Electric car batteries with range similar to internal combustion engines and which can charge in as soon as 12 minutes are among projects awarded over £91m of UK government and industry funding today to develop sustainable automotive technology.
Four projects have been awarded funding through the Advanced Propulsion Centre Collaborative Research and Development competition, which supports the development of innovative low-carbon automotive technology.
Together the projects could reportedly save almost 32 million tonnes of carbon emissions, equivalent to the lifetime emissions of 1.3 million cars, and secure over 2,700 jobs across the country.
The innovations are designed to address motorists’ concerns about adopting EVs by reducing charge times and boosting driving range, as well as helping to make EVs more affordable, efficient and convenient.
Funding has been awarded to the following projects:
- £41.2m will be guided into a project led by REE at tits Engineering Centre of Excellence at the MIRA technology park in Nuneaton to develop and manufacture its REEcorner technology, which packs critical vehicle components (including steering, braking, suspension, powertrain and control) into a single compact module located between the chassis and the wheel, enabling fully-flat EV platforms to meet the growing needs for efficient commercial EVs;
- £26.2m has been committed to a project led by BMW Group to develop an electric battery in Oxford that will rival the range of internal combustion engines;
- £14.6m will be guided into a project led by Cummins to develop a novel zero carbon, hydrogen-fuelled engine in Darlington, to help decarbonise heavy-duty commercial transport;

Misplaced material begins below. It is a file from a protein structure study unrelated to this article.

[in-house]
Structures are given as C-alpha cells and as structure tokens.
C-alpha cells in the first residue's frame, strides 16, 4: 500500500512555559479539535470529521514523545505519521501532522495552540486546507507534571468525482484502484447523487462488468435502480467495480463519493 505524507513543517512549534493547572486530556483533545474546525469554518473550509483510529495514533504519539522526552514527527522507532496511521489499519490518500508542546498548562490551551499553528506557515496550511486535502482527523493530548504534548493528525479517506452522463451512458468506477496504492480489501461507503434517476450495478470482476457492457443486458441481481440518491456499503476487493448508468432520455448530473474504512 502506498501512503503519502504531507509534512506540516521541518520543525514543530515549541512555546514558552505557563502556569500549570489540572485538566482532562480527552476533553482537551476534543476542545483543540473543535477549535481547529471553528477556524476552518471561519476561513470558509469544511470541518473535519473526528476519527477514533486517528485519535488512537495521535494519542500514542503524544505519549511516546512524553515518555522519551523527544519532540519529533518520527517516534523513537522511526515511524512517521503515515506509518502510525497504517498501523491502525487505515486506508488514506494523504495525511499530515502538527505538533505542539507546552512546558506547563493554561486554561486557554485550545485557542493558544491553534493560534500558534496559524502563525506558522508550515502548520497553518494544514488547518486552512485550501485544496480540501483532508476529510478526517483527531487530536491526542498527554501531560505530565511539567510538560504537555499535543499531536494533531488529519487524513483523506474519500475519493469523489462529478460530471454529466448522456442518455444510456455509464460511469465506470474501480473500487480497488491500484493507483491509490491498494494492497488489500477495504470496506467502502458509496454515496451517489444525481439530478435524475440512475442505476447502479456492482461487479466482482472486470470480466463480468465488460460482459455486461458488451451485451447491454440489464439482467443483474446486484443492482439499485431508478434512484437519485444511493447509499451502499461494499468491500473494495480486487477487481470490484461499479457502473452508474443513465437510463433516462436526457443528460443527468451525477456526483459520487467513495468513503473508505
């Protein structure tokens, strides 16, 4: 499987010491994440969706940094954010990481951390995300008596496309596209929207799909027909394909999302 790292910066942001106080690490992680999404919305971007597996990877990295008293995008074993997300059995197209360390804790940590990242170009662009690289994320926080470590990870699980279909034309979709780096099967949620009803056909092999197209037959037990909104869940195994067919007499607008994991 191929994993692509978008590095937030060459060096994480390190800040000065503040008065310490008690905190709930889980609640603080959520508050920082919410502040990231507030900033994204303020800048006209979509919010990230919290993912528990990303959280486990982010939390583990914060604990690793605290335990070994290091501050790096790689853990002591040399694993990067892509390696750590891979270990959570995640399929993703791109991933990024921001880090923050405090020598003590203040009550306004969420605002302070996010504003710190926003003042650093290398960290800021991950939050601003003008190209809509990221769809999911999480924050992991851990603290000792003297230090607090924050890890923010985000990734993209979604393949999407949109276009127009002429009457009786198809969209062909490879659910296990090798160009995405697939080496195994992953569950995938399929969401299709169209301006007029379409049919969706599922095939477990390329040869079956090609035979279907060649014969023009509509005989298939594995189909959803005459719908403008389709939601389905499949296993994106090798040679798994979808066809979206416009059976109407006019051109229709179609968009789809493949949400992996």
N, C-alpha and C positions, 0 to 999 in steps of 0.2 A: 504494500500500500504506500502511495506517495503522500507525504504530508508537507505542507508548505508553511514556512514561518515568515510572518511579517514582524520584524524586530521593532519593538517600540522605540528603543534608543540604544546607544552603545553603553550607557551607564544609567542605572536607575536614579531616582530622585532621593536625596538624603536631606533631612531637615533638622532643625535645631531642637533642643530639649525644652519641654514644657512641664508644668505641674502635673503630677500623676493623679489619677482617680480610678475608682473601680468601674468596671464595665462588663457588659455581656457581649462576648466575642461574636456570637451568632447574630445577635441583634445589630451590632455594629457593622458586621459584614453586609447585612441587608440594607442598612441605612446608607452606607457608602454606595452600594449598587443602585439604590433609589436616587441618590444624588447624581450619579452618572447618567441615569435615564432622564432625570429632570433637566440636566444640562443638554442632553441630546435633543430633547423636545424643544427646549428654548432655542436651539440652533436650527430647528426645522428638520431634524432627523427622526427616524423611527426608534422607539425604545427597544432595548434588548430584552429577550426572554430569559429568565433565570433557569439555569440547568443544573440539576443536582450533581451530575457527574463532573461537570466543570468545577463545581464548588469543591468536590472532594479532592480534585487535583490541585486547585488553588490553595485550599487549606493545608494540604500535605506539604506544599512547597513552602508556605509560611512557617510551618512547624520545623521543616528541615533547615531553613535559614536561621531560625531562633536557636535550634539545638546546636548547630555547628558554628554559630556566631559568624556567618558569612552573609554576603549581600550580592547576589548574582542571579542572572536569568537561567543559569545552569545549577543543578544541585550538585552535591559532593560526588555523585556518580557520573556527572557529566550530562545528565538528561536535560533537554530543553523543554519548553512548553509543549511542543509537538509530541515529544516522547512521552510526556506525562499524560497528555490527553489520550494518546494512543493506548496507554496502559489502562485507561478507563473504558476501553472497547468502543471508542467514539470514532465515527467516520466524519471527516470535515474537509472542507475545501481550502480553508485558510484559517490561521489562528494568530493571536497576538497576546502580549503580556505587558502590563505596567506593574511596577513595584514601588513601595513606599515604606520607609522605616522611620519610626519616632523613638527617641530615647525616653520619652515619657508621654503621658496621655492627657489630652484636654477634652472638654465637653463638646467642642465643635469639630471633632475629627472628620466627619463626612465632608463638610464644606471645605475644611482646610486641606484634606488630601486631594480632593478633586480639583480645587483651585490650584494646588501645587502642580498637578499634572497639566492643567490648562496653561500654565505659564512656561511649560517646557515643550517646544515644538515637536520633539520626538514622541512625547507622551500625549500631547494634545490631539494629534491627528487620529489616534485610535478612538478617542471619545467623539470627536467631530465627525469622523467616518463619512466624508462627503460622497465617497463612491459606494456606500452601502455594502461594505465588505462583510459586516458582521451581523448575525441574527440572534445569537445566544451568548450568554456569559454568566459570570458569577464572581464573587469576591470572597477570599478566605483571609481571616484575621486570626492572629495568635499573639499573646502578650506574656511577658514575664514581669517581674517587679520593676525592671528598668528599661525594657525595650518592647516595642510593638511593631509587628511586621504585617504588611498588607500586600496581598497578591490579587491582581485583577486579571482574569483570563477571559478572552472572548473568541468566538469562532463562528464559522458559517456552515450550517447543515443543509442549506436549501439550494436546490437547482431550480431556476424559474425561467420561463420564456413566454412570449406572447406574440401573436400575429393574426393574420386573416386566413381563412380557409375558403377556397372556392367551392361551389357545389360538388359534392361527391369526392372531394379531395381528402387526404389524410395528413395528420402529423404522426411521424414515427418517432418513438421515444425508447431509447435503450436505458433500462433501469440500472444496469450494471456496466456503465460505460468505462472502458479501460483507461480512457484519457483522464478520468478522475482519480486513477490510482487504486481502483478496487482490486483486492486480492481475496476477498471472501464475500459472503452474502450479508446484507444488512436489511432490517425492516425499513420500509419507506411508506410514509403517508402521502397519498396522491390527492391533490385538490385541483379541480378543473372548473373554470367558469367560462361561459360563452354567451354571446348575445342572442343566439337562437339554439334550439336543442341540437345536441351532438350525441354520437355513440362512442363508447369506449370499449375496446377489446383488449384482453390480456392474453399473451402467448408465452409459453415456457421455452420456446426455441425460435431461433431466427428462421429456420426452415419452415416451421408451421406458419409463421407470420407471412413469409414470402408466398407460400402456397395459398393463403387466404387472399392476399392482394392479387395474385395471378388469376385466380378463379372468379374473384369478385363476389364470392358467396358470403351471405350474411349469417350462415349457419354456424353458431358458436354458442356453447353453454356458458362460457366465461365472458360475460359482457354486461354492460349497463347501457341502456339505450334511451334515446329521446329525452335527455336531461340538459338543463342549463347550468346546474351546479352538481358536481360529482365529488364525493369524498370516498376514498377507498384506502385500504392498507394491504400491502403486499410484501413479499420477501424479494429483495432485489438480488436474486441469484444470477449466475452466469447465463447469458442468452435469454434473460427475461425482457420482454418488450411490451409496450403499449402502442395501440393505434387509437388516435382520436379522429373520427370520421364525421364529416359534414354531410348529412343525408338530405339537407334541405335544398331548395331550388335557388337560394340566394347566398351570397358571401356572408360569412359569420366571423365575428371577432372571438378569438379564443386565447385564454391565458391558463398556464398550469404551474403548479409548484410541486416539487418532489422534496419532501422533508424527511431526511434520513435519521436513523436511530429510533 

- £9.7m will be committed into a project led by Sprint Power in Birmingham to create ultra-fast charging batteries for electric and fuel-cell hybrid vehicles that can charge in as little as 12 minutes.
UK investment minister for Lord Grimstone said: “By investing tens of millions in the technology needed to decarbonise our roads, not only are we working hard to end our contribution to climate change, but also ensuring our automotive sector has a competitive future that will secure thousands of highly-skilled jobs.
“Seizing the opportunities that arise from the global green automotive revolution is central to our plans to build back greener, and these winning projects will help make the widespread application and adoption of cutting-edge, clean automotive technology a reality.”
The UK government has already announced the end of the sale of new petrol and diesel cars in the UK by 2030, and is currently consulting on phasing out the sale of new diesel and petrol heavy goods vehicles by 2040, as set out in the government’s Transport Decarbonisation Plan.
It’s hoped that the projects awarded funding today will help make the technological developments needed to meet these goals.
Ian Constance, CEO at the Advanced Propulsion Centre, said: “These projects tackle some really important challenges in the journey to net-zero road transport.
“They address range anxiety and cost, which can be a barrier to people making the switch to electric vehicles and they also provide potential solutions to the challenge of how we decarbonise public transport and the movement of goods.
“By investing in this innovation, we’re taking these technologies closer to the point where they are commercially viable, which will strengthen the UK’s automotive supply chain, safeguard or create jobs and reduce harmful greenhouse emissions.”